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(Pocket-lint) - The original L.A. Noire was released back in 2011 - by Rockstar, well known for the Grand Theft Auto franchise - which, in this fast-moving world, feels like a lifetime ago. When launched it was the game to show-off just what was possible with facial animation - something that, to a degree, still stands up today - which set the bar high and has benefitted the gaming fraternity ever since.

In more recent years we've seen the L.A. Noire re-release for Nintendo Switch, alongside 4K remasters for PC and console. Which is all well and good, but it was when we heard about the virtual reality version that we could barely contain our excitement.


Sure, we were slightly worried a VR version might end up being a messy port, but L.A. Noire: The VR Case Files is an edited version of the original game, breathing new life into the classic. So whether you're looking to head on down nostalgia road or are new to the title, in VR form there are plenty of treats in store for newcomers and established fans alike.

Our quick take

L.A. Noire: The VR Case Files is everything we hoped. This isn't a hashed-together VR port, rather it's the remastering of a classic into the virtual reality universe.

The facial mapping that L.A. Noire was known for somehow shines so much more brightly in VR than it ever did before. Fighting, shooting, driving and investigating are much more enjoyable in true first-person and provide a more immersive experience.

On the downside, there are a handful of bugs and user-experience niggles. Plus the VR version is a cut-down version of the original, so there's less longevity here.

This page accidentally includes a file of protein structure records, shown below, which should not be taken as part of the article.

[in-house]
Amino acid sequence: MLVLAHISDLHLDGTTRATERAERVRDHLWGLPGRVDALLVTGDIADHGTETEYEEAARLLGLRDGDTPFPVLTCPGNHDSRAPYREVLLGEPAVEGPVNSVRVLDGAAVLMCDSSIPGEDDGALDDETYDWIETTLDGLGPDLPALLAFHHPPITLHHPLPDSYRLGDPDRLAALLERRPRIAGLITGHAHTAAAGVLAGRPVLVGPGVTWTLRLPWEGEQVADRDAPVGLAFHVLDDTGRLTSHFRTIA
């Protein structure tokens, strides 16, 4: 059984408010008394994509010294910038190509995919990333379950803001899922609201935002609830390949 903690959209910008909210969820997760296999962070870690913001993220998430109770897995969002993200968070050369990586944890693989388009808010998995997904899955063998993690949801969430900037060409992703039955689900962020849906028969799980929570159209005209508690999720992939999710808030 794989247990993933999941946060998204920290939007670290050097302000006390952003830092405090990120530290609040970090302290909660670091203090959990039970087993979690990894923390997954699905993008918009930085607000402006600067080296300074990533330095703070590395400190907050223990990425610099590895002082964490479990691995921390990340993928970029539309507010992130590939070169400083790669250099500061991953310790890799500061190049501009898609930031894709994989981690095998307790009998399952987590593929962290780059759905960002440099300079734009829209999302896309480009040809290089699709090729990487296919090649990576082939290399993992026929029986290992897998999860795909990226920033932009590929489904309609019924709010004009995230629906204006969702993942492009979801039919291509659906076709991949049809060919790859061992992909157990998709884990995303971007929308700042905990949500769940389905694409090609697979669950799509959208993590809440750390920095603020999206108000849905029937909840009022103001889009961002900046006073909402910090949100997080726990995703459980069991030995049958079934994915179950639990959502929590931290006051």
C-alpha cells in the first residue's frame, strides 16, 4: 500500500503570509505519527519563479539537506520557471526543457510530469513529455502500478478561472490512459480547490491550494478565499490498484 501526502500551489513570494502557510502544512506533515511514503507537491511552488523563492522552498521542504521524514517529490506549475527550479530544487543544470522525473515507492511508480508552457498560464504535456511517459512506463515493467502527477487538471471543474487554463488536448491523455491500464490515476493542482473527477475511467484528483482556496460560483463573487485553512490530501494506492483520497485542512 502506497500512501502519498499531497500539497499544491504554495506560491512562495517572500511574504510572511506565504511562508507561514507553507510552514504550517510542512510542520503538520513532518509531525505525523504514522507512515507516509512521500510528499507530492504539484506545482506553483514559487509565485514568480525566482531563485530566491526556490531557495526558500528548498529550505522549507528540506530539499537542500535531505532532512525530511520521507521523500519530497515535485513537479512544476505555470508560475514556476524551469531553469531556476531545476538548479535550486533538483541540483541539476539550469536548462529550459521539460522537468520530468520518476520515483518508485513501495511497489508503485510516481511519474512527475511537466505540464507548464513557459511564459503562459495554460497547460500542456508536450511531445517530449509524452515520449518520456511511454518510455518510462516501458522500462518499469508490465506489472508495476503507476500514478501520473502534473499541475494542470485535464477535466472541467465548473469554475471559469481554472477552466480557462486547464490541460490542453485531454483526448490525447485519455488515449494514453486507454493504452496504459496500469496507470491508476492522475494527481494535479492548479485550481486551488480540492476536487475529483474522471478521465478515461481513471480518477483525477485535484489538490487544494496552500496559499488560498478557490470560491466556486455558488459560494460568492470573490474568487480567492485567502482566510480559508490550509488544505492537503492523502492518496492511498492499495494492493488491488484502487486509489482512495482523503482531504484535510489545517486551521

If you're a fan of the original game or simply want to try an awesome VR Police simulator, then L.A. Noire: The VR Case Files is well worth a look. Some (but not all) aspects have delivered the most enjoyable VR world we've experienced to date.

L.A. Noire: The VR Case Files is currently available for HTC Vive and PlayStation VR. It is available to buy on Steam or via Amazon.

L.A. Noire The VR Case Files review: Criminal investigation has never been so much fun

L.A. Noire The VR Case Files

4.0 stars
  • Brilliant movement mechanics
  • Fantastic graphics
  • Superb fighting and shooting fun
  • More than just a VR port
  • Some bugs and frustrations with user experience
  • Reloading your pistol can be a bit fiddly

When a port is not a port

It's been a few years since we played the original game, but the VR version is immediately familiar. To double-check how close it is to the original, we booted up the old game and, yep, it has the same levels, same characters and same voice over/script as the original game.

The difference? The VR version is cut-down, featuring just seven missions - which considerably less than the original game - making for around eight hours of playtime in total.

But calling the VR version simply a port wouldn't really do it justice. The original game is a third-person, mission-based experience, whereas The VR Case Files is very much a first-person virtual reality experience (the clue's in the name, eh?). This makes for an obvious difference, as you're much more directly involved in the action.

You won't be surprised to hear that the graphics have also been improved and enhanced since the original, too. On the default settings it looks great and, if you have the power, you can turn the visuals up even further.

If you've played the original game recently, you might remember the missions and know how to get through them. But if, like us, you've not played it for years then it's like playing a new game - and it's a thrilling experience.

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The original L.A. Noire's key sell was its use of facial capture technology, used to create realistic facial expressions for life-like in-game interactions with suspects, witnesses and colleagues. Almost like an interactive movie, if you will. This same design has been carried through into the virtual world, making for a really immersive experience when you're questioning criminals or just enjoying their grimacing and gurning faces as you engage in a spot of fisticuffs. 

This facial mapping allows you to read the expressions and emotions of the people you're talking with, meaning you can suss out whether they're telling the truth or just stringing you along. This worked so well in the original L.A. Noire, but in VR it's even more fantastic - and doesn't seem to have aged like you might expect.